Transportation unions are pushing back against what they claim is a torrent of "wrongheaded policies and business models that threaten the quality and safety of the nation’s transportation system and middle-class jobs."
“We are taking aim at changes in our industries–and failed public policies–that are leading to the steady decline of the world’s largest transportation system and erosion of bargaining rights,” said Edward Wytkind, president of the Transportation Trades Department, AFL-CIO, following the conclusion of TTD’s recent winter executive committee meeting. “Business as usual won’t cut it. The agenda we rolled out focuses on strategies to revive the role of transportation as an engine of job creation and economic expansion, and to stop trends and policies that threaten to Walmart the transportation workforce.”
Speaking at the event was Acting Deputy Secretary of the U.S. Department of Transportation Victor Mendez.
“In his State of the Union address, President Obama laid out a bold vision for increasing opportunity for all Americans, and transportation plays an important role in that vision,” said Mendez. “The Department of Transportation looks forward to working closely with transportation labor leaders to ensure Americans can access safe and efficient transportation systems to connect with jobs, schools and health care.”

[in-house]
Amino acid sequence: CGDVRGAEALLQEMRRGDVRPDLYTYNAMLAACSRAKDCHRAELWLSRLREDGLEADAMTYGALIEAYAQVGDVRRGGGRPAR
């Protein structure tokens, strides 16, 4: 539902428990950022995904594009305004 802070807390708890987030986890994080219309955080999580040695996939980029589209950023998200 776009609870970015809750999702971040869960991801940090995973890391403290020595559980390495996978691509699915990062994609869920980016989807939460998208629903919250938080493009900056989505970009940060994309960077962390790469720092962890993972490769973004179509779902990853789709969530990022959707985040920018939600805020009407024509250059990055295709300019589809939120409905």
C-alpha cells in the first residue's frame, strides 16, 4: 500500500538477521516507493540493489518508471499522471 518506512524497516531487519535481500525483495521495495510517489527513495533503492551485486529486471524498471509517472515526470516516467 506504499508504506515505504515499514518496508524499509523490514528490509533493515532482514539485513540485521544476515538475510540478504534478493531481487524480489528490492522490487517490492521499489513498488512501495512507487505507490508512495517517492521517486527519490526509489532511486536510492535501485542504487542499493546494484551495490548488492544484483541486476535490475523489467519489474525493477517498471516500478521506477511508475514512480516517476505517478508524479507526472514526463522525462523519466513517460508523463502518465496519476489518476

Transportation unions pressed their case, Wytkind said, to Deputy Secretary Mendez that a “bipartisan legislative truce is needed to end the gridlock on long-term transportation investment programs that is stalling our economic recovery.”
The Transportation Trades Department of the AFL-CIO represents 32 member unions in the aviation, rail, transit, motor carrier, highway, longshore, maritime and related industries.
In the past, the TTD has supported changing federal rules that would speed up union elections, which was proposed again recently, following a court turning back an earlier effort.
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